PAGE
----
It’s peach time in the Sandhills and Barbara and Garrett Johnson have opened their doors to peach lovers far and wide.
Open from June through October, Barbara Johnson said she gets visitors from Michigan, Ohio and West Virginia, to name a few. Anyone on their way to the beach that lives north of Ellerbe is bound to see the peach-colored signs.
Barbara Johnson said she is dreading an impending move that will take the store out of the way of these travelling peach-buyers.
“We’ve got to get out by December 31,” said Johnson with a sigh. “All these people are going to lose their homes. There’s going to be a big clover-leaf interchange where we are, for the new Highway 73/74. We’re going back north to the other store. They’ll tear this building down.”
This will be their third time moving store locations. The land the current building sits on has been in their name since 1998, when no talk of highway changes was taking place. Johnson said they double-checked to make sure they wouldn’t regret building the store. She said county commissioners said there were no plans and no funding.
“They said do anything you want,” said Johnson. “And if they did anything with the highway, they’d buy it, so we went full blast ahead with the building.”
Garrett Johnson’s father started the peach orchard in 1934, during a time when areas around the Sandhills were blossoming with the fruit, with Candor at the focal-point.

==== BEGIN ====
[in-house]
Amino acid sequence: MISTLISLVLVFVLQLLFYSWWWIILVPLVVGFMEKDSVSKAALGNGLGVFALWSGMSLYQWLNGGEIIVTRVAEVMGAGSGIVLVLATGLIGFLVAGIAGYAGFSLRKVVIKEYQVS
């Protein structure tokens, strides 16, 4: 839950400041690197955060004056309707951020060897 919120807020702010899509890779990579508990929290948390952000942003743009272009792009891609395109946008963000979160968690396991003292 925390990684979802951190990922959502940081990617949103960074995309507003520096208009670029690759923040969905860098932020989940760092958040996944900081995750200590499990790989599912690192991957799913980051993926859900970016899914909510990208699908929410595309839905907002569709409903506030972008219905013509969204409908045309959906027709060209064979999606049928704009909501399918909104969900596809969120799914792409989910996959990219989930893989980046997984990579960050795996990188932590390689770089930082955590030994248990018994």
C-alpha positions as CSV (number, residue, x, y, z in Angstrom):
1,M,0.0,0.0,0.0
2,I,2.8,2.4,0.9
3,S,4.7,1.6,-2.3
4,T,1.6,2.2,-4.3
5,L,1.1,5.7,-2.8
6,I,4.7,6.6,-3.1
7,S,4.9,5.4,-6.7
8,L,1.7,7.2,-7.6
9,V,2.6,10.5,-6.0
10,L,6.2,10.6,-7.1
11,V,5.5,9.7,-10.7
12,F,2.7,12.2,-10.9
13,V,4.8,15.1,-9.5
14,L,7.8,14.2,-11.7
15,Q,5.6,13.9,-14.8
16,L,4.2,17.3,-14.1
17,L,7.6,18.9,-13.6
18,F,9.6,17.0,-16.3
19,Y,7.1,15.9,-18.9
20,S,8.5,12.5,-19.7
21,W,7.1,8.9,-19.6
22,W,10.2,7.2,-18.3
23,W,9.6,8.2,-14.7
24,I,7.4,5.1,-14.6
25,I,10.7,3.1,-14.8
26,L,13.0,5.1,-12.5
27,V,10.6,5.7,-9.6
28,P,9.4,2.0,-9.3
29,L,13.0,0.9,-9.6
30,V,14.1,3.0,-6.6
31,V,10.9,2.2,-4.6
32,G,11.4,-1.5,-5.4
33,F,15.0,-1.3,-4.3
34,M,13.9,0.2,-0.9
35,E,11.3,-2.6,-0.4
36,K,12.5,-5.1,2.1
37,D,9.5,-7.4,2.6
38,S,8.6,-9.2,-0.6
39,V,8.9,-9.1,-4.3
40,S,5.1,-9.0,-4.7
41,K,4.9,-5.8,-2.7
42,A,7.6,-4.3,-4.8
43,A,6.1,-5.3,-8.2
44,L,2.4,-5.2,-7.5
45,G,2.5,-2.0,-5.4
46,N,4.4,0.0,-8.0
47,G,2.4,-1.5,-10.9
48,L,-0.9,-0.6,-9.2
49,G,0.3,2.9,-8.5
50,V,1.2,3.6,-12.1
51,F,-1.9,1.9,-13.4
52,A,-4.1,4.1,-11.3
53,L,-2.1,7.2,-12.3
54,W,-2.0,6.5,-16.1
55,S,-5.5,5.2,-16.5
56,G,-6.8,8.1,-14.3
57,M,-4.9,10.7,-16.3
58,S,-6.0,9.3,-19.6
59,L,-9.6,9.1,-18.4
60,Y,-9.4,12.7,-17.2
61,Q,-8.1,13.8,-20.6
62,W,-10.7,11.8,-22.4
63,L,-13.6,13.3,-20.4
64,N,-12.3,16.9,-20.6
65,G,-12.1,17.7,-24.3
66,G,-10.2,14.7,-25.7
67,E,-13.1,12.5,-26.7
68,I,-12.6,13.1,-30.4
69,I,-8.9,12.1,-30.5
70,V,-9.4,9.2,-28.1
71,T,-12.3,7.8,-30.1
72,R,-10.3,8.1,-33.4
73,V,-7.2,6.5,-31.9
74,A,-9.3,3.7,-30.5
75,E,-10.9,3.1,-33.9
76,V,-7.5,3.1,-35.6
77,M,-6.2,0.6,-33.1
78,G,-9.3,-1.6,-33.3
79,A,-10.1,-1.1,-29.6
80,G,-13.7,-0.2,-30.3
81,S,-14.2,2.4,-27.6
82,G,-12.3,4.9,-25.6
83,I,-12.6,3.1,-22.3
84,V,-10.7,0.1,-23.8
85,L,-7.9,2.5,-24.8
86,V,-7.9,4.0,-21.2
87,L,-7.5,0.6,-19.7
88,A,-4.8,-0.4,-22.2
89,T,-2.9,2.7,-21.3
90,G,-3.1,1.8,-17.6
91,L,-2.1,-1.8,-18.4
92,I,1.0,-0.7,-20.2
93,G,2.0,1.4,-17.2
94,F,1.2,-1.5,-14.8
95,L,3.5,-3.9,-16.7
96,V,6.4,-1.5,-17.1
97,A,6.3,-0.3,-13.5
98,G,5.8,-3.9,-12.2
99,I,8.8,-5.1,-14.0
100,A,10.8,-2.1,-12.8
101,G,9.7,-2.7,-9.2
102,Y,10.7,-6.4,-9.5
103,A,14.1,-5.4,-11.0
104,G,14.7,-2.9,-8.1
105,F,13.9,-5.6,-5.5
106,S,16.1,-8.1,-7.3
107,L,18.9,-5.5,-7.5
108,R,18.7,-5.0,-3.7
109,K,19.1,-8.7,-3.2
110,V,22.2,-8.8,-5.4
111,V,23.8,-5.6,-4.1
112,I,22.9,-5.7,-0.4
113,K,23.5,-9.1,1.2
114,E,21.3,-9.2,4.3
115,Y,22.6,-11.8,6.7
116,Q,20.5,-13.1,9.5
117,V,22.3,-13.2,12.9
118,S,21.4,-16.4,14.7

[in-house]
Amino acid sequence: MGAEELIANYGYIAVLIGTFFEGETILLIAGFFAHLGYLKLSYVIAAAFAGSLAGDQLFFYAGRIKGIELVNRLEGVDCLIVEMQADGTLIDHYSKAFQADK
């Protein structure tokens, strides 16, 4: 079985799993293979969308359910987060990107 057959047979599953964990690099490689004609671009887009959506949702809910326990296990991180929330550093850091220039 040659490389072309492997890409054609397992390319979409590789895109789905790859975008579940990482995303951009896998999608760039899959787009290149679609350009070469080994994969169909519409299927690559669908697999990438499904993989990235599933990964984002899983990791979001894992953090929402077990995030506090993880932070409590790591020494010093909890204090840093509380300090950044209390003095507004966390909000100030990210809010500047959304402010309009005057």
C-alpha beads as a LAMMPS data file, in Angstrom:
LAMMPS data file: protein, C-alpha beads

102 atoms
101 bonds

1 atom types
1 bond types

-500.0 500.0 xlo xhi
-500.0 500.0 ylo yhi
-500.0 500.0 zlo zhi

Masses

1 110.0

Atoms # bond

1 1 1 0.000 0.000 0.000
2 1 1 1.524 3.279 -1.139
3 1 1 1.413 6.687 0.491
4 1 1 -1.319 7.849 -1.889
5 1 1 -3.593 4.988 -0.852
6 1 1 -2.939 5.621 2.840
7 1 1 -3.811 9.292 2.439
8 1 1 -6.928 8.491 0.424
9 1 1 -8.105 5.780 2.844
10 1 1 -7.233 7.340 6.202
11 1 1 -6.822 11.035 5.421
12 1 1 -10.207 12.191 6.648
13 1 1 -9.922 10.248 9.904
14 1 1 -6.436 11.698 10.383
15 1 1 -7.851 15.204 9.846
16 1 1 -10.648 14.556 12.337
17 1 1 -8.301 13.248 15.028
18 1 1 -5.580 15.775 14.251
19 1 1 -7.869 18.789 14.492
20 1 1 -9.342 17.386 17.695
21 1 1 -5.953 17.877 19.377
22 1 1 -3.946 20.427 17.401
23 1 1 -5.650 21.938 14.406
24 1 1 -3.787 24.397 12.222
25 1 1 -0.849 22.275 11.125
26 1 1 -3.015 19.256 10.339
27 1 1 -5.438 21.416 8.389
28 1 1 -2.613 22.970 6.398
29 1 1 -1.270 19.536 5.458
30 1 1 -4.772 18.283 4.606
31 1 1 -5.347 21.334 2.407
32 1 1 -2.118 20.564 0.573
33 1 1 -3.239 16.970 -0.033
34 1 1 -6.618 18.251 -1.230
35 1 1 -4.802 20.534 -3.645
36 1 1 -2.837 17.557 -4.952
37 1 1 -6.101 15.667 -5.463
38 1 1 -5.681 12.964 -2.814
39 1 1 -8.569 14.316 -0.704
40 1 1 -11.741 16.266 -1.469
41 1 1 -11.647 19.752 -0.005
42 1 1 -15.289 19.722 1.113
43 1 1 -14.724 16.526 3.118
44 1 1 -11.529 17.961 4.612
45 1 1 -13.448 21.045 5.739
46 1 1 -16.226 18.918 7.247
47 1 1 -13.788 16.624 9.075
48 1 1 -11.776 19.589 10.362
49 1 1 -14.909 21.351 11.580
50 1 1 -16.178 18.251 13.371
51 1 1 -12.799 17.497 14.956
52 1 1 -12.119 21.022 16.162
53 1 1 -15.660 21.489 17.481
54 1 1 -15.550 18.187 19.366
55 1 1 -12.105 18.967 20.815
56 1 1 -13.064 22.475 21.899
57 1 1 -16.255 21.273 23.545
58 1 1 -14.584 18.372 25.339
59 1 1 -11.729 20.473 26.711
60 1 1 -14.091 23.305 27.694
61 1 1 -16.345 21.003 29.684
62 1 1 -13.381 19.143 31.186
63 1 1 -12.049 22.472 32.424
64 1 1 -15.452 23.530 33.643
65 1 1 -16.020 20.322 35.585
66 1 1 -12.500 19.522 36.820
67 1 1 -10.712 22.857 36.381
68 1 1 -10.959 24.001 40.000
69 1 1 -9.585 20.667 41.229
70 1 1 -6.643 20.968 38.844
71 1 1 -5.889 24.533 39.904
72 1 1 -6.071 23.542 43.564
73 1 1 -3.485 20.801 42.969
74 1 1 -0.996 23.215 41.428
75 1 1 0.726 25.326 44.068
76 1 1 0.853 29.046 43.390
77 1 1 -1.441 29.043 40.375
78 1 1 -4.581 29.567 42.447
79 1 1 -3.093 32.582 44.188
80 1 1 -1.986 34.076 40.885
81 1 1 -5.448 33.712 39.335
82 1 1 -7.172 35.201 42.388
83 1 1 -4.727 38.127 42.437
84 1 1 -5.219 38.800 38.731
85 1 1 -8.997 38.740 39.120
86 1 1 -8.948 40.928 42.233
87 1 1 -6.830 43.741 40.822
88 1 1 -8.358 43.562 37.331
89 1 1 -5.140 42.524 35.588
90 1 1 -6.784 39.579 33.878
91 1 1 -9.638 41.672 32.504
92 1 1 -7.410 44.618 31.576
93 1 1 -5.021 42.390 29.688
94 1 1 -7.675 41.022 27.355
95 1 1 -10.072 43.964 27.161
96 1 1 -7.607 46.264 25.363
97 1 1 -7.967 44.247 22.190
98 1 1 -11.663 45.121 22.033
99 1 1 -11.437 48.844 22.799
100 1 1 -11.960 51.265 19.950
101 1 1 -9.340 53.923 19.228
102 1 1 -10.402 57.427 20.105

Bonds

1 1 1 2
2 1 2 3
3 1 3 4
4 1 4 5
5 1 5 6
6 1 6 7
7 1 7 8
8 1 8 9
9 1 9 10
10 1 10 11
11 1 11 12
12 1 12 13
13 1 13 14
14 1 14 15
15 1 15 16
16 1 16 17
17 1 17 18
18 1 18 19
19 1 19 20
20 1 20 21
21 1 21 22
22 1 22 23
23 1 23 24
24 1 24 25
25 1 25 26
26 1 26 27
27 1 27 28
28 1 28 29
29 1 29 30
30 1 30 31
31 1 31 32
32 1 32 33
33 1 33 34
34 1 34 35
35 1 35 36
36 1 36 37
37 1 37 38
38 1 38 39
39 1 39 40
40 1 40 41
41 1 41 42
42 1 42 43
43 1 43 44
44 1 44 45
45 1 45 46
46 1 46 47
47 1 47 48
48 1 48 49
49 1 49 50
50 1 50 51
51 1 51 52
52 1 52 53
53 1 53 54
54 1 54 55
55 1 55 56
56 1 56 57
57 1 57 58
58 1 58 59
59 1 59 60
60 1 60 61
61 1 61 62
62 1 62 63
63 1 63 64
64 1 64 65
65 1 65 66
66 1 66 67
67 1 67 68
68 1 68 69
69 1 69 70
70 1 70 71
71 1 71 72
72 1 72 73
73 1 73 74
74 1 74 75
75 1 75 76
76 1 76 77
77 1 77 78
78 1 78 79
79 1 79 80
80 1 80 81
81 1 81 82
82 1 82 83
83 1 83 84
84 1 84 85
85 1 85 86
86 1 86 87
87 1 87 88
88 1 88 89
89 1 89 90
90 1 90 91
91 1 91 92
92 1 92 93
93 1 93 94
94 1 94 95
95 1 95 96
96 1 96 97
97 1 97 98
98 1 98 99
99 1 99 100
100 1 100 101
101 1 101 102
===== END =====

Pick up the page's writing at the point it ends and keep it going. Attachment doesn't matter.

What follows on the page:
“Everybody had a block of peaches, now you can’t find a bloom,” said Barbara Johnson. “It’s nothing like it used to be.”
When the orchards were first planted, there were four or five varieties to choose from. Now there are over 50 different peach varieties. They ripen at different times throughout the season, and the Johnson’s have a brochure listing the varieties and when you can expect them at the stands. The list even shares which are extra sweet and which are white.
Next up are the freestone peaches, which will be ready in about two weeks.
“Most people want those for processing,” explained Johnson. Their brochure explains how to can and make preserves.
Last year, many peach farmers suffered a small crop due to drought. This year, things seem to be looking up; at least for the Johnsons.
“The crop is very nice this year,” said Johnson. “I’d say we have a better crop than last year. I think we’re going to have more peaches available this year. We have nice fruit coming, like nectarines, plums, some apples. Then we have cantaloupe, and watermelon will come on July 4. We also have vegetables like okra, corn, tomatoes year round and eggplant. Our squash is doing well. We have lots of pumpkins in the fall.”
The other store is 16 miles away, and traveling back and forth has cut down on profits with gas prices rising. They also drive to Greensboro every day, and Ashboro occasionally. Their customers used to drive down from Greensboro to buy peaches.
Apart from the pending relocation, the Johnson’s biggest issue is keeping workers.
“People want to work,” said Johnson. “Then they get out here and realize they don’t want to do this. It’s not an easy job. You’re dealing with people. You’ve got to have your chin up all the time. Peaches are an expensive crop to grow. It takes year-round work.”
Johnson’s Peaches is open seven days a week, from 8 a.m. to 8 p.m. To contact them, call (910) 997-2920.
Staff Writer Dawn Kurry can be reached at (910) 997-3111 ex. 43, or by e-mail at firstname.lastname@example.org.